Published on in Vol 11 (2023)

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Methodological Considerations for a Diabetes Family-Based eHealth Intervention

Methodological Considerations for a Diabetes Family-Based eHealth Intervention

Methodological Considerations for a Diabetes Family-Based eHealth Intervention

Letter to the Editor

1Department of Internal Medicine, Second Faculty of Medicine, Charles University, Prague, Czech Republic

2School of Nursing and Health Sciences, University of Sunderland, Sunderland, United Kingdom

3Wellcome-MRC Institute of Metabolic Science, University of Cambridge, Cambridge, United Kingdom

4Leeds Institute of Cardiovascular and Medicine, University of Leeds, Leeds, United Kingdom

*all authors contributed equally

Corresponding Author:

Jan Brož, PhD

Department of Internal Medicine

Second Faculty of Medicine

Charles University

V Úvalu 84

Prague, 150 00

Czech Republic

Phone: 420 734738858

Fax:420 22 443 4019


We read with interest the article by Feng et al [1], “The Effectiveness of an eHealth Family-Based Intervention Program in Patients With Uncontrolled Type 2 Diabetes Mellitus (T2DM) in the Community Via WeChat: Randomized Controlled Trial,” published in this journal.

This trial aimed to assess the effectiveness of an eHealth family-based health education intervention for patients with T2DM to improve their glucose control, risk perception, and self-care behaviors.

After 1 year of intervention, patients in the intervention arm showed significantly lower hemoglobin A1c (HbA1c) values and improved several diabetes control–related skills (eg, general diet, special diet, blood sugar testing, foot care, risk knowledge, and personal control).

The authors concluded that the eHealth family-based intervention improved glucose control and self-care activities among patients with T2DM by aiding the implementation of interventions to enhance T2DM risk perceptions among family members. The intervention is generalizable for patients with T2DM using health management systems in community health centers. We applaud the authors in the preparation and execution of the study but have several questions that we feel would benefit the article’s readership.

In our observational study focused on metabolic control in patients with type 1 and type 2 diabetes treated with insulin in the Czech Republic and the Slovak Republic, we found a high clinical inertia resulting in a minimal and clinically insignificant difference in the mean HbA1c within 3 years. Thus, we believe any new intervention targeting a long-term stabilized balance between the health carers’ therapeutic approach and the corresponding patient response is essential and can lead to substantial positive results [2,3].

Based on the 7-point scale, the differences in the individual skills observed are not very large. From the authors’ perspective, which intervention had the most significant effect on changes in HbA1c?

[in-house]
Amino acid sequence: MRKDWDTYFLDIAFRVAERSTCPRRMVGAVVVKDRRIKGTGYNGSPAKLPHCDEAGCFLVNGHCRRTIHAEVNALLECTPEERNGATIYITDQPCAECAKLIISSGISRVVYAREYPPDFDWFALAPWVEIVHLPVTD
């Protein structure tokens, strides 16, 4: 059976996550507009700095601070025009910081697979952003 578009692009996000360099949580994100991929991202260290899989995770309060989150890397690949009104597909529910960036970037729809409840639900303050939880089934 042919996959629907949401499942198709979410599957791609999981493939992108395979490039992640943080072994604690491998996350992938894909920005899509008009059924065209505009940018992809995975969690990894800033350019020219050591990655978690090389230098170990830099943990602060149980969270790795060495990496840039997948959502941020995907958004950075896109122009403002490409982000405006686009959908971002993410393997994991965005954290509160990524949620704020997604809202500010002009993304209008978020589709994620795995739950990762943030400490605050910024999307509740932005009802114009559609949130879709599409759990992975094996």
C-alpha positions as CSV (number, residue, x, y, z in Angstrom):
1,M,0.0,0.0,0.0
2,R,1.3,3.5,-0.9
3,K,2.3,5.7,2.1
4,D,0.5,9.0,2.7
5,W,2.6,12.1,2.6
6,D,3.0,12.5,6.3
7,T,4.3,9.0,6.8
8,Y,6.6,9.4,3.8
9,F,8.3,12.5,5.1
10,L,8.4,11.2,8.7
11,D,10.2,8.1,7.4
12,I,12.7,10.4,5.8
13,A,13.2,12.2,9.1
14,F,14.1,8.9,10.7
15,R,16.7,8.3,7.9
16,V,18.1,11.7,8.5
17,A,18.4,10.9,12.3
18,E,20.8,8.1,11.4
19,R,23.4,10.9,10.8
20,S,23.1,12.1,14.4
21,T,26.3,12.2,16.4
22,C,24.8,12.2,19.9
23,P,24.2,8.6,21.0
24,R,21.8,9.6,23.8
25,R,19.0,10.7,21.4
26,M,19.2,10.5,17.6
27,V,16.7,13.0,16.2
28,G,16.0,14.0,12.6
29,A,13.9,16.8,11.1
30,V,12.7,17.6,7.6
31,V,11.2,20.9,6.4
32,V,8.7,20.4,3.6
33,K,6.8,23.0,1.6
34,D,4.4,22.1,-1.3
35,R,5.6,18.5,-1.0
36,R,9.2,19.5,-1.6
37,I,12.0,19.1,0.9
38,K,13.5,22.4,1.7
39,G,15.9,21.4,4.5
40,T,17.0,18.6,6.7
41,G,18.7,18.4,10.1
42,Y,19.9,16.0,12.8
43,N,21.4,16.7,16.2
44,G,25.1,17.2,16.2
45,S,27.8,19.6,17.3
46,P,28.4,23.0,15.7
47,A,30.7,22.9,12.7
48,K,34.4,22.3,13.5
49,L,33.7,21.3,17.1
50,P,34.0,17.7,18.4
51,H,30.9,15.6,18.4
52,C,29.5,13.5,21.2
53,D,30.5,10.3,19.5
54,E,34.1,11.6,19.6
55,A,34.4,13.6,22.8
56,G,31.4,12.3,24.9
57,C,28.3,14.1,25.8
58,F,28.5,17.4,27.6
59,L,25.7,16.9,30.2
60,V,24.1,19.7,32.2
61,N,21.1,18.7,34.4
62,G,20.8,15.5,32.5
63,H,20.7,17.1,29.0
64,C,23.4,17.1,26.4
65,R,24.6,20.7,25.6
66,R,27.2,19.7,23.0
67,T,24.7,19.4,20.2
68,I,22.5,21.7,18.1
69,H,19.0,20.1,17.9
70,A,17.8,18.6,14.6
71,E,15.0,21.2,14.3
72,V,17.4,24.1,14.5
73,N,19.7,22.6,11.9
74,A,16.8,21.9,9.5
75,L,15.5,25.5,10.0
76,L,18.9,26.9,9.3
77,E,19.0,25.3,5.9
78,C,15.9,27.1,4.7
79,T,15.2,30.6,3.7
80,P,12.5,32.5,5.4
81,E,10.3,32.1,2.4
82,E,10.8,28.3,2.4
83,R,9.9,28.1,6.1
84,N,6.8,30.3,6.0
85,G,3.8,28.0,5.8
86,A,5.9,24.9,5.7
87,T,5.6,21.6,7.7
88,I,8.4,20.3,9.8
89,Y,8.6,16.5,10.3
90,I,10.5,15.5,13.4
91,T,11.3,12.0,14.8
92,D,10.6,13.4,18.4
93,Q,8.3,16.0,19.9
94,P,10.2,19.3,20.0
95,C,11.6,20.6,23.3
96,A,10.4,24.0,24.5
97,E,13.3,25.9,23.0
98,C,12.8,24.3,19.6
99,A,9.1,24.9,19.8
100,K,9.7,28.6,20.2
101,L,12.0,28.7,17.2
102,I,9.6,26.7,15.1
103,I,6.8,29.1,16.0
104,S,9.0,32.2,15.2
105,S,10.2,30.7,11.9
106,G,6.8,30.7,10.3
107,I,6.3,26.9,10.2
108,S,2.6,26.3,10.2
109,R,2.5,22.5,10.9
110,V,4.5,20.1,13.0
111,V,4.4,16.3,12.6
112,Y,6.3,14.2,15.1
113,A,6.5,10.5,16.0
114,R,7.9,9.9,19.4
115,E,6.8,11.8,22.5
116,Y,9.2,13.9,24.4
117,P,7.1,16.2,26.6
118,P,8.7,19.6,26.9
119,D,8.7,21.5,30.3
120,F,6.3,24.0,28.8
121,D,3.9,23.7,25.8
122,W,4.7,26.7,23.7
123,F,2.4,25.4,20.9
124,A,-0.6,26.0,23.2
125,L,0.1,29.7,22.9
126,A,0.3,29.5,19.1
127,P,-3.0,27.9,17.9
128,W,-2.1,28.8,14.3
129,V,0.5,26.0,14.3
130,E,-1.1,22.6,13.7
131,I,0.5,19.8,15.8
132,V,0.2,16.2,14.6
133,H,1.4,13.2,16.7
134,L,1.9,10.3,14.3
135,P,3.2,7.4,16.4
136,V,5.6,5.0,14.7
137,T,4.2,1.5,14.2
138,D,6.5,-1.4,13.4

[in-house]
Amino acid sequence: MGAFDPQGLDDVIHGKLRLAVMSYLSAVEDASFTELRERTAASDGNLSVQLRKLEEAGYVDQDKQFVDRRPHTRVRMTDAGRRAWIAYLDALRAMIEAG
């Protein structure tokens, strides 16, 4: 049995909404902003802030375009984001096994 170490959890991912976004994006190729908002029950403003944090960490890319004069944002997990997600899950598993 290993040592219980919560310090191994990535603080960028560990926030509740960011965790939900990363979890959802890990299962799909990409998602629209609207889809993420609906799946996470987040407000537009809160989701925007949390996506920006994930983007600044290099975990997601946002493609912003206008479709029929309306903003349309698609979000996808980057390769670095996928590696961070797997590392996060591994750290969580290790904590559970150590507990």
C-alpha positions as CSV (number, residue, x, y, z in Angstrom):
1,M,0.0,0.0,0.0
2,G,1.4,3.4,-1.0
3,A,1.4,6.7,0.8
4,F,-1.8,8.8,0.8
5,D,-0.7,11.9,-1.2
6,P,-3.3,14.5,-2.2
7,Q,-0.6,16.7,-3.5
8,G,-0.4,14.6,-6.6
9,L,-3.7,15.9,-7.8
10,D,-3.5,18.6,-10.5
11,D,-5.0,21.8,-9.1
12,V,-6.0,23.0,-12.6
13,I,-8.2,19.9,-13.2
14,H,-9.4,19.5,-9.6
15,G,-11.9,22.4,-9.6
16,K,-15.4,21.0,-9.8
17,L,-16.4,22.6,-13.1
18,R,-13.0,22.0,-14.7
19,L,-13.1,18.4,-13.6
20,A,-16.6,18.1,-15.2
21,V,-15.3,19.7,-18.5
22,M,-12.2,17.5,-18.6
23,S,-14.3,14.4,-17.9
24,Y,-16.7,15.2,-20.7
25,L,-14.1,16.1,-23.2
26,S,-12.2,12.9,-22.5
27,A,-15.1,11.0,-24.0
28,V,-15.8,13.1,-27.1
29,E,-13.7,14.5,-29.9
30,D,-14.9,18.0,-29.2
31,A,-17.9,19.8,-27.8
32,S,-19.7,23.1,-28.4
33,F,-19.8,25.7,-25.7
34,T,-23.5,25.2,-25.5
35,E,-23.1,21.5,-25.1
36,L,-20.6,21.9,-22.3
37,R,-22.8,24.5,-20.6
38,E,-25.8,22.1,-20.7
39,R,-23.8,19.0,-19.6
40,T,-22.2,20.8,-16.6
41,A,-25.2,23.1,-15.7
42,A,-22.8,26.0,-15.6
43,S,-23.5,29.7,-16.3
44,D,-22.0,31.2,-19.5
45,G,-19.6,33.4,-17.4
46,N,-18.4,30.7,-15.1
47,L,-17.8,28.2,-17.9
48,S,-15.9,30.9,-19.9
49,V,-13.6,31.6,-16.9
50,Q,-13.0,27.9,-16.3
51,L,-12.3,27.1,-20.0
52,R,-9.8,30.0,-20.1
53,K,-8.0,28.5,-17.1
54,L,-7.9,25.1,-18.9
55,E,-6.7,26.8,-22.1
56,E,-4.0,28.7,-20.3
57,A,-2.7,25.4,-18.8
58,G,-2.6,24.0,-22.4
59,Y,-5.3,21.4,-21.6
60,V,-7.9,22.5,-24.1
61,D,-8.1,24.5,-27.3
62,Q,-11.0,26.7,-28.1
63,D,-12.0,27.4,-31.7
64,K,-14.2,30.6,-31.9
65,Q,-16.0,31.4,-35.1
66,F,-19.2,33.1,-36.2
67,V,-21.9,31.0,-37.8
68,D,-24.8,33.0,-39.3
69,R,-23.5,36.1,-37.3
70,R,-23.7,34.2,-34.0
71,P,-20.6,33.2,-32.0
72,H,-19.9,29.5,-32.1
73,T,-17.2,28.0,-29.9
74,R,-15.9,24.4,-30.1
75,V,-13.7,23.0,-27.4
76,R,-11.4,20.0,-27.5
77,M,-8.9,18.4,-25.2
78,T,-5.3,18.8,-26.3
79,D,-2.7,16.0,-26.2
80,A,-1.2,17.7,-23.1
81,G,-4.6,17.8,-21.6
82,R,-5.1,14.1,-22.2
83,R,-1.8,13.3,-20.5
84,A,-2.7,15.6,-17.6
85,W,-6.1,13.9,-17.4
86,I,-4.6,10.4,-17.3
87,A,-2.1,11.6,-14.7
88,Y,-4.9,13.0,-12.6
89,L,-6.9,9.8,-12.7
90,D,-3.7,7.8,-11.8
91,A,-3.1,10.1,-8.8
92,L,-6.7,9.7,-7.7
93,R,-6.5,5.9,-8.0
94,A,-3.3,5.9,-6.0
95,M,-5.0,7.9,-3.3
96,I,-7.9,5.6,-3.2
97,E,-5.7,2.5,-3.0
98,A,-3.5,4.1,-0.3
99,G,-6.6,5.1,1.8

Patients in the intervention group met with their physicians every 3 months. Is information available on the frequency of doctor visits in the control group?

The improvements in HbA1c values in the intervention arm are substantial. They even correspond to possible major changes in treatment (eg, initiation of insulin therapy) [4]. Were treatment changes monitored during the study, as these could be responsible for the HbA1c improvement?

It is also known that patients with higher HbA1c levels benefit more from changes in therapy [4]. A subanalysis of HbA1c changes in correlation with their baseline levels would further contribute to the discussion of the generalizability of the intervention design.

We respectfully suggest considering these remarks, especially if a study continuation is planned.


The article was supported by the Ministry of Health, Czech Republic – conceptual development of research organization, Motol University Hospital, Prague, Czech Republic, 00064203.

Conflicts of Interest

None declared.

  1. Feng Y, Zhao Y, Mao L, Gu M, Yuan H, Lu J, et al. The effectiveness of an eHealth family-based intervention program in patients with uncontrolled type 2 diabetes mellitus (T2DM) in the community via WeChat: randomized controlled trial. JMIR Mhealth Uhealth. Mar 20, 2023;11:e40420. [FREE Full text] [CrossRef] [Medline]
  2. Brož J, Janíčková Žďárská D, Urbanová J, Brabec M, Doničová V, Štěpánová R, et al. Current level of glycemic control and clinical inertia in subjects using insulin for the treatment of type 1 and type 2 diabetes in the Czech Republic and the Slovak Republic: results of a multinational, multicenter, observational survey (DIAINFORM). Diabetes Ther. Oct 2018;9(5):1897-1906. [FREE Full text] [CrossRef] [Medline]
  3. Reach G, Pechtner V, Gentilella R, Corcos A, Ceriello A. Clinical inertia and its impact on treatment intensification in people with type 2 diabetes mellitus. Diabetes Metab. Dec 2017;43(6):501-511. [FREE Full text] [CrossRef] [Medline]
  4. Brož J, Janíčková Ždárská D, Štěpánová R, Kvapil M. Addition of basal insulin to oral antidiabetic agents in patients with inadequately controlled type 2 diabetes leads to improved HbA1c levels: metabolic control, frequency of hypoglycemia, and insulin titration analysis as results of a prospective observational study (BALI Study). Diabetes Ther. Apr 2019;10(2):663-672. [FREE Full text] [CrossRef] [Medline]

HbA1c: hemoglobin A1c
T2DM: type 2 diabetes mellitus

Edited by T Leung; This is a non–peer-reviewed article. submitted 02.05.23; accepted 28.08.23; published 18.09.23.


©Jan Brož, Matthew D Campbell, Pavlína Krollová, Juraj Michalec. Originally published in JMIR mHealth and uHealth (, 18.09.2023.

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